“A Magnificent Priestly Dynasty”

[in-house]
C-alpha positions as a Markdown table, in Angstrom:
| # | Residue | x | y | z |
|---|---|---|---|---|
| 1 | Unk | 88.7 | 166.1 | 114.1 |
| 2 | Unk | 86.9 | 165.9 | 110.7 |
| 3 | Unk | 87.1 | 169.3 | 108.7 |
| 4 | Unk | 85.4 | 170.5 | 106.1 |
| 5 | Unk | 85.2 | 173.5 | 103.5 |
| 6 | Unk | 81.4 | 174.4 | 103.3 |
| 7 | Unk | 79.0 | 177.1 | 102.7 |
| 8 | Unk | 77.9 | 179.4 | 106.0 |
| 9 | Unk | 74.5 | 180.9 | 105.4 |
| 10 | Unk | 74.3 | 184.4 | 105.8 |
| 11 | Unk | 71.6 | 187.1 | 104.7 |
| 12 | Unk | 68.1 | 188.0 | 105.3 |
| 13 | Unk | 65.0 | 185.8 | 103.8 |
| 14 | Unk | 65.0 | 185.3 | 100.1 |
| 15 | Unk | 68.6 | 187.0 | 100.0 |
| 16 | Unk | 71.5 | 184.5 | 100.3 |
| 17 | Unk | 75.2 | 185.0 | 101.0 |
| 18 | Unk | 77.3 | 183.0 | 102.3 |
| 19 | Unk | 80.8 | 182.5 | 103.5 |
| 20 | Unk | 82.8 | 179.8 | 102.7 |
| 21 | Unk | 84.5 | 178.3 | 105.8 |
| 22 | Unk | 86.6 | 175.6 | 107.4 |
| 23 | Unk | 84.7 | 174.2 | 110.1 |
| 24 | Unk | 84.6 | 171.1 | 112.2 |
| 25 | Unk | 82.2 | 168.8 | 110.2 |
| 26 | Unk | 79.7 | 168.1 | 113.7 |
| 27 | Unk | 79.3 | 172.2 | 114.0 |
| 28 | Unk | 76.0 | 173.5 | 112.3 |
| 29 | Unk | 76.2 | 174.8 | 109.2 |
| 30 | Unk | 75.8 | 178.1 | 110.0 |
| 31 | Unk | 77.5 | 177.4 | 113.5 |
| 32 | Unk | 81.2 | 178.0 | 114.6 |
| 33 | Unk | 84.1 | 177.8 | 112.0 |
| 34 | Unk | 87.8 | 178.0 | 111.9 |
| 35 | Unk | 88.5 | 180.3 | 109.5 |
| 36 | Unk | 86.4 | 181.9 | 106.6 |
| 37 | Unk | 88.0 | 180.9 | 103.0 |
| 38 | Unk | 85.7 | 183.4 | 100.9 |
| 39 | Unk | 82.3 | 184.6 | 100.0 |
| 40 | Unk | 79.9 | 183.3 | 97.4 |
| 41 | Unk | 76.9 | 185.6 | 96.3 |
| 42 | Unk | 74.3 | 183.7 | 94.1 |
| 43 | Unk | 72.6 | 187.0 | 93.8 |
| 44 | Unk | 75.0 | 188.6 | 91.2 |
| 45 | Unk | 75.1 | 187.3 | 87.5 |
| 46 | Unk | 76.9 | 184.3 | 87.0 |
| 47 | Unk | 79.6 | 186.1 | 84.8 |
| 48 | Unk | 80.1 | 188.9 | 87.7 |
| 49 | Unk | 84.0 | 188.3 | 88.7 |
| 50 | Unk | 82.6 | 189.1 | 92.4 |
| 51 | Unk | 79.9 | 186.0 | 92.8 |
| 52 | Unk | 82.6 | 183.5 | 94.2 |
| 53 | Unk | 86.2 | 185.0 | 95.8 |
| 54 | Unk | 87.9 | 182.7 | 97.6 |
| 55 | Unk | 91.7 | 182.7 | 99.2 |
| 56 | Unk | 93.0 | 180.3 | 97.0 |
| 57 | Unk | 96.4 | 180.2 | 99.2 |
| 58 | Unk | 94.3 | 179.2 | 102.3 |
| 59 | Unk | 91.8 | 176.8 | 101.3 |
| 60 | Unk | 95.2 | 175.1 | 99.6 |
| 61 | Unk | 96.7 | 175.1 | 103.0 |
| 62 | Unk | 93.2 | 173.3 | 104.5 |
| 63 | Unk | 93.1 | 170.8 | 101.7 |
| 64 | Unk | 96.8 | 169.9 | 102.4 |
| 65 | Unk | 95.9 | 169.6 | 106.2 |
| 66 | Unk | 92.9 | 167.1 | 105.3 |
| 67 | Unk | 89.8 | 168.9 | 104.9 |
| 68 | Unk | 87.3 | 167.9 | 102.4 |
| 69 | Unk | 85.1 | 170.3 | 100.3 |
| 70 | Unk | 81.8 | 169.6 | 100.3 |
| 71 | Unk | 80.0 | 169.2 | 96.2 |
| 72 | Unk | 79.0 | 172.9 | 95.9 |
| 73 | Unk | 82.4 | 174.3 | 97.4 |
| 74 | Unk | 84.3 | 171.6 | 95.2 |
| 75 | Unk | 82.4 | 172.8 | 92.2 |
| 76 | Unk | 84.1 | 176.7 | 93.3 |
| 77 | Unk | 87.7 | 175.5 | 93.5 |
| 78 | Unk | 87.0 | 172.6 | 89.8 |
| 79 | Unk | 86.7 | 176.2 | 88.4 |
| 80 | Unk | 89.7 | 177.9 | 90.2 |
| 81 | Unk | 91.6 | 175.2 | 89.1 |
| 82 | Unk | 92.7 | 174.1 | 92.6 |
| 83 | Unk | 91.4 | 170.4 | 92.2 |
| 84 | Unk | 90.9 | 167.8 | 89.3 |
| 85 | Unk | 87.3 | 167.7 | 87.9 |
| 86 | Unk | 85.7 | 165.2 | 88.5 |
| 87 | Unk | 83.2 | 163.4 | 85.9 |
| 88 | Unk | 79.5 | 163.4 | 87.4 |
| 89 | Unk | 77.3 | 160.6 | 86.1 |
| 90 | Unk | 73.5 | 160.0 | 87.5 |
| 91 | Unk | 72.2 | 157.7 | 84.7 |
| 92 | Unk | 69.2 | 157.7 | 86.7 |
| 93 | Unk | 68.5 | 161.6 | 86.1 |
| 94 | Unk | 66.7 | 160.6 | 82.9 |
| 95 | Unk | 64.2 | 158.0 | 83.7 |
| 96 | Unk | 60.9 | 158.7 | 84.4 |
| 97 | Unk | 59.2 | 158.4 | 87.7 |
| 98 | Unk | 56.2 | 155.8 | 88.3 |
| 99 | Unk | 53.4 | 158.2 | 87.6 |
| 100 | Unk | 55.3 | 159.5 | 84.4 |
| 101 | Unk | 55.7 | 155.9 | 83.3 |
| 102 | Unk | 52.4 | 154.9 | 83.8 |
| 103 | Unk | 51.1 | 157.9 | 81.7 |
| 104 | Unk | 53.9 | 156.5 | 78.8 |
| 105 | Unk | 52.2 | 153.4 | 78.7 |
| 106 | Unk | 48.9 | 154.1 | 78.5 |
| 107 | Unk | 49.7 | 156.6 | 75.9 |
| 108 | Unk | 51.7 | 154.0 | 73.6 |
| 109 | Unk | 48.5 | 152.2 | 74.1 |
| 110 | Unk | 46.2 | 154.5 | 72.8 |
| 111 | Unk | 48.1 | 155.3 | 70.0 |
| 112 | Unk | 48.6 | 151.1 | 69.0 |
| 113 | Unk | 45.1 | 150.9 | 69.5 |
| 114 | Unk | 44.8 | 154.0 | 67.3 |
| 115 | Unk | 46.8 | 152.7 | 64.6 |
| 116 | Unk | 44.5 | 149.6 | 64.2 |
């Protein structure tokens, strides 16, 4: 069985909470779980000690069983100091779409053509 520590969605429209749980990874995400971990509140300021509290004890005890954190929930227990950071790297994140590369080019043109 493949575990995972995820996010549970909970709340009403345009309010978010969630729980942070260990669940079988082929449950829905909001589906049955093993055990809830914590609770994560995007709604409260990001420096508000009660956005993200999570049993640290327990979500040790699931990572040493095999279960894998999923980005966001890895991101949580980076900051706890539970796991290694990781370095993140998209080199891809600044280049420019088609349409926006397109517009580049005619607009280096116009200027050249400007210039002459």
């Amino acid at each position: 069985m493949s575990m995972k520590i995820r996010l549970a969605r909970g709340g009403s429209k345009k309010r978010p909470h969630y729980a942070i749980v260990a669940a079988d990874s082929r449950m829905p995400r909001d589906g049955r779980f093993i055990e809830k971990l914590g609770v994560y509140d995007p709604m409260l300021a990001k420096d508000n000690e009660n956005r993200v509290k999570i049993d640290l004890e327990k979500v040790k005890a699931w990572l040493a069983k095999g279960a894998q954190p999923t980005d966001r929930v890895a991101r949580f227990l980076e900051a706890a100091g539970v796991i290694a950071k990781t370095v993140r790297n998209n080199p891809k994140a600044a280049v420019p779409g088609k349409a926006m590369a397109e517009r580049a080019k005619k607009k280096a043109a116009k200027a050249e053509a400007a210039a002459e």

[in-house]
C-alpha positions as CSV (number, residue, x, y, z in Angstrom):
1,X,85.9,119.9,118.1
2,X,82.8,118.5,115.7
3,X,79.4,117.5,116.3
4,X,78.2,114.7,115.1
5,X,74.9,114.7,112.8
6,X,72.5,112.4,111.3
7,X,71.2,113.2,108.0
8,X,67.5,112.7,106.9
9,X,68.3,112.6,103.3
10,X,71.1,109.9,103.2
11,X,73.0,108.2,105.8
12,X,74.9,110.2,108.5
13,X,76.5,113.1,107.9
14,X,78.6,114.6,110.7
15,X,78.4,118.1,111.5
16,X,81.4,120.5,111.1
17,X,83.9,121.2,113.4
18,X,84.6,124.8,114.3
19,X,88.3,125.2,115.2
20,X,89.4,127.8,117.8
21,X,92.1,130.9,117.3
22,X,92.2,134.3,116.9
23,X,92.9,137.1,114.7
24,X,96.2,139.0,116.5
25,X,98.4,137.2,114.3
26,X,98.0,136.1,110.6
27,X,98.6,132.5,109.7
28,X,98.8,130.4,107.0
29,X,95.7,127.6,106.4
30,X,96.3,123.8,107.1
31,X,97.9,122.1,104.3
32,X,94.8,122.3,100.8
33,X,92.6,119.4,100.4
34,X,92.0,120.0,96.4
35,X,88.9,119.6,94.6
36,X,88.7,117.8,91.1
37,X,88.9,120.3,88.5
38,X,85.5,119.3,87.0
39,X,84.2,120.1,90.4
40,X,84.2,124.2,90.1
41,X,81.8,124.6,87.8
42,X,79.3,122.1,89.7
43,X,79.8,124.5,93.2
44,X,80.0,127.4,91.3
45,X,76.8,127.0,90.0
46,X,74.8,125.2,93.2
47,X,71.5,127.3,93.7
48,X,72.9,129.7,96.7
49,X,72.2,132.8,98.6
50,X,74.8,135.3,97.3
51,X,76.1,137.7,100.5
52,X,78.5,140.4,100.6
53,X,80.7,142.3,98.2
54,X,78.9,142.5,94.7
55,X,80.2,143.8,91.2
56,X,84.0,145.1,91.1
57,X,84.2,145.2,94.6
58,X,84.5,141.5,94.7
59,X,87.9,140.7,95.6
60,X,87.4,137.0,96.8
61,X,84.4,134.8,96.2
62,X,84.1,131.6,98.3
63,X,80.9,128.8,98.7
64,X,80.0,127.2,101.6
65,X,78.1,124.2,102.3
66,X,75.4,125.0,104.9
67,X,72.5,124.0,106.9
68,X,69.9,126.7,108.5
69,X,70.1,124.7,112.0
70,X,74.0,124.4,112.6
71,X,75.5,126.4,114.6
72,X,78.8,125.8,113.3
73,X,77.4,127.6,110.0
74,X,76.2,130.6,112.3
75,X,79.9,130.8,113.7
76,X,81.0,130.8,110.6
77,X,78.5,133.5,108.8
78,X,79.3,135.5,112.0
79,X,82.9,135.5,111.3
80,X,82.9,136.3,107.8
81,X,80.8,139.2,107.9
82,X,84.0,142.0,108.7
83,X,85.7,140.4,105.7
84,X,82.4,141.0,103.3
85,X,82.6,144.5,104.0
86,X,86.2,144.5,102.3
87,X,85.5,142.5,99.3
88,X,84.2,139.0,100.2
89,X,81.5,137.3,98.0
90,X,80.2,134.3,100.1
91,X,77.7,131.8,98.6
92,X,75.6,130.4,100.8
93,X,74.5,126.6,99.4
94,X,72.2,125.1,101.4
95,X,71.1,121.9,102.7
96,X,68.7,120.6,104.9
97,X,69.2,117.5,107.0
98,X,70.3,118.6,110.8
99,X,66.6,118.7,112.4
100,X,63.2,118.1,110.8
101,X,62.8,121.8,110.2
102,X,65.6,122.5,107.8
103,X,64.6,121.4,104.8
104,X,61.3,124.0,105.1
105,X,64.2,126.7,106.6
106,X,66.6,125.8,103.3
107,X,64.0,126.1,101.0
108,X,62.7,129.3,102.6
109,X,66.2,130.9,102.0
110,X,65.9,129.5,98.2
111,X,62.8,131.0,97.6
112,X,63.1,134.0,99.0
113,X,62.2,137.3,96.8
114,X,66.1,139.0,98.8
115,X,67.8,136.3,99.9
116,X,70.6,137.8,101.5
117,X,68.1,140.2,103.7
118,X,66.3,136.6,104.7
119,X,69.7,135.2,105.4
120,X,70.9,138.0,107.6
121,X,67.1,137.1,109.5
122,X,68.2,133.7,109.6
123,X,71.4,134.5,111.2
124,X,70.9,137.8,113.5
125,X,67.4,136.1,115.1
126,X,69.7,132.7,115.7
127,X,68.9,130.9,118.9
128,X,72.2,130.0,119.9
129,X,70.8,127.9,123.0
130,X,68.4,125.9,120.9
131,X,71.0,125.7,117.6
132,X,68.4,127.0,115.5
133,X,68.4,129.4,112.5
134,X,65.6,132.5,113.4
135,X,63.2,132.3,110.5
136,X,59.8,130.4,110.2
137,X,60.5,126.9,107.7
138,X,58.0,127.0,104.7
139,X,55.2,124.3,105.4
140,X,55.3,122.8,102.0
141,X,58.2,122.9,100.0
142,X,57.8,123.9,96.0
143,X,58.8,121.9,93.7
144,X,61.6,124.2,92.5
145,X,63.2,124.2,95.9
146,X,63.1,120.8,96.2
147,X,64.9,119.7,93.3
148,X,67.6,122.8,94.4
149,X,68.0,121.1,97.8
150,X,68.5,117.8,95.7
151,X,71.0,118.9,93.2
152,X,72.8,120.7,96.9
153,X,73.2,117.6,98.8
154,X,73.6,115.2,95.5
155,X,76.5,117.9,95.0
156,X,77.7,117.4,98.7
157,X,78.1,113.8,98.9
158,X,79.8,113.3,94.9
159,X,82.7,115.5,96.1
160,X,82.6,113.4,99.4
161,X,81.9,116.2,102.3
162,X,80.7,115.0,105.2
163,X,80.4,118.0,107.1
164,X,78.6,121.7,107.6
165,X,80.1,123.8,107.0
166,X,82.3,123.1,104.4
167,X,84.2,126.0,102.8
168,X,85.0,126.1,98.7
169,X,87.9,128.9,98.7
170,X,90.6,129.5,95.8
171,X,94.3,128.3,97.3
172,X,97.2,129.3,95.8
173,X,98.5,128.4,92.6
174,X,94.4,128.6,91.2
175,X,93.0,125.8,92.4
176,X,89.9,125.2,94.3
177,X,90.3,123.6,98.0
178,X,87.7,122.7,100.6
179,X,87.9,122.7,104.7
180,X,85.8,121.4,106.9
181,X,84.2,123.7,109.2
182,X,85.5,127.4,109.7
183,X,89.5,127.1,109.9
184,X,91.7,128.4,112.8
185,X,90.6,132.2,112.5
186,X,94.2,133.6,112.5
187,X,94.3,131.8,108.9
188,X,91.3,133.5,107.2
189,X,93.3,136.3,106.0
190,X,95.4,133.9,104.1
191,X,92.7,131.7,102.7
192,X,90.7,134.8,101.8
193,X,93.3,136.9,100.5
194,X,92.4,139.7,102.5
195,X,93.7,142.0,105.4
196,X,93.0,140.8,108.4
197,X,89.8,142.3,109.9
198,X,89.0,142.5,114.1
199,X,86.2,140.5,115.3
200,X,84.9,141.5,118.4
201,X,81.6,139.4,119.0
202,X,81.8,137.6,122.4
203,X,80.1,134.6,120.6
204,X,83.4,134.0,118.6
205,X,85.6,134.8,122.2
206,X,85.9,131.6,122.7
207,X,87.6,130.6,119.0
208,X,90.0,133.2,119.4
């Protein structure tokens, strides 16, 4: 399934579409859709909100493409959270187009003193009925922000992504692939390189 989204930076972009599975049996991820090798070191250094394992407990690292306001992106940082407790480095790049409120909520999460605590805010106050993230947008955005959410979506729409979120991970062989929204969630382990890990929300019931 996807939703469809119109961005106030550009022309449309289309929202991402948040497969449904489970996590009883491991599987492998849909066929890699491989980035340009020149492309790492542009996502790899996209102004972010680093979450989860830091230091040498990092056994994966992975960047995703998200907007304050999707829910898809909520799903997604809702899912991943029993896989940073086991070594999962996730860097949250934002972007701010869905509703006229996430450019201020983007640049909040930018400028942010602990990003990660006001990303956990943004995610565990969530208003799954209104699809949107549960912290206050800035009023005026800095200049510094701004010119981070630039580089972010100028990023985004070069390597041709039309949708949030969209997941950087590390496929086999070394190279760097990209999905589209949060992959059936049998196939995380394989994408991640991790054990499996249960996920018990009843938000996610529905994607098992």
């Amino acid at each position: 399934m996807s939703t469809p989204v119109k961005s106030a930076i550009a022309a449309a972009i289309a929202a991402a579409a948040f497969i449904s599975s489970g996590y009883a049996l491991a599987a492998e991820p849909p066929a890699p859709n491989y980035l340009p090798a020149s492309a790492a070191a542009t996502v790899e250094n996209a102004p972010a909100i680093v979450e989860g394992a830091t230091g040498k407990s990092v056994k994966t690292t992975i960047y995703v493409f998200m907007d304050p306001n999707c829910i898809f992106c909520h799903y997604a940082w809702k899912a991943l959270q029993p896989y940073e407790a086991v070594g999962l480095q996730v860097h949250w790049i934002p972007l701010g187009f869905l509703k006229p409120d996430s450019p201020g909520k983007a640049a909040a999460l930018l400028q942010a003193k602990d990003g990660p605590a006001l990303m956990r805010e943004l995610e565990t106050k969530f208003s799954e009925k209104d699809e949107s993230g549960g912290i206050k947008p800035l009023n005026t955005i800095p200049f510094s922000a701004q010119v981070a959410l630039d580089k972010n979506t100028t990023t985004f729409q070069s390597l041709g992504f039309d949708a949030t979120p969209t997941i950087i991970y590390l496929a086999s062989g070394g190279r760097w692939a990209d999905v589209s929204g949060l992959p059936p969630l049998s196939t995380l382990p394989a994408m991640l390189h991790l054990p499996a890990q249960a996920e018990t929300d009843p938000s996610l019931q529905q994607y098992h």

During National Vocations Awareness Week, I’ve referred quite a bit to families with multiple vocations. As noted earlier, every diocese and religious community can fill in their own examples. (Over the years, it’s been estimated that nearly 350 Brooklyn priests had a relative previously ordained.) This photograph shows four brothers who all became Monsignors, the Arceses. Born in Arpino, Italy, five of the twelve Arcese children entered the service of the Church (four brothers and a nun). Gaetano, Vincenzo, Leopold and Alfonso came to America through the help of their uncle, a Franciscan working at New York City’s first Italian parish, St. Anthony of Padua. There was a real need for Italian priests to minister to the city’s growing Italian population. As confessor to Michael Corrigan, the Archbishop of New York, Father Julius Arcese had some clout. Two of the brothers, Gaetano and Vincenzo, became priests in the New York Archdiocese, while Alfonso and Leopold went to Brooklyn. All four became prominent leaders in the city’s Italian community. And I’m pretty sure four Monsignors in one family is still an unsurpassed record. When the last brother, Leopold, died in January 1970, he was hailed as the “last of what night well be called a magnificent priestly dynasty.”
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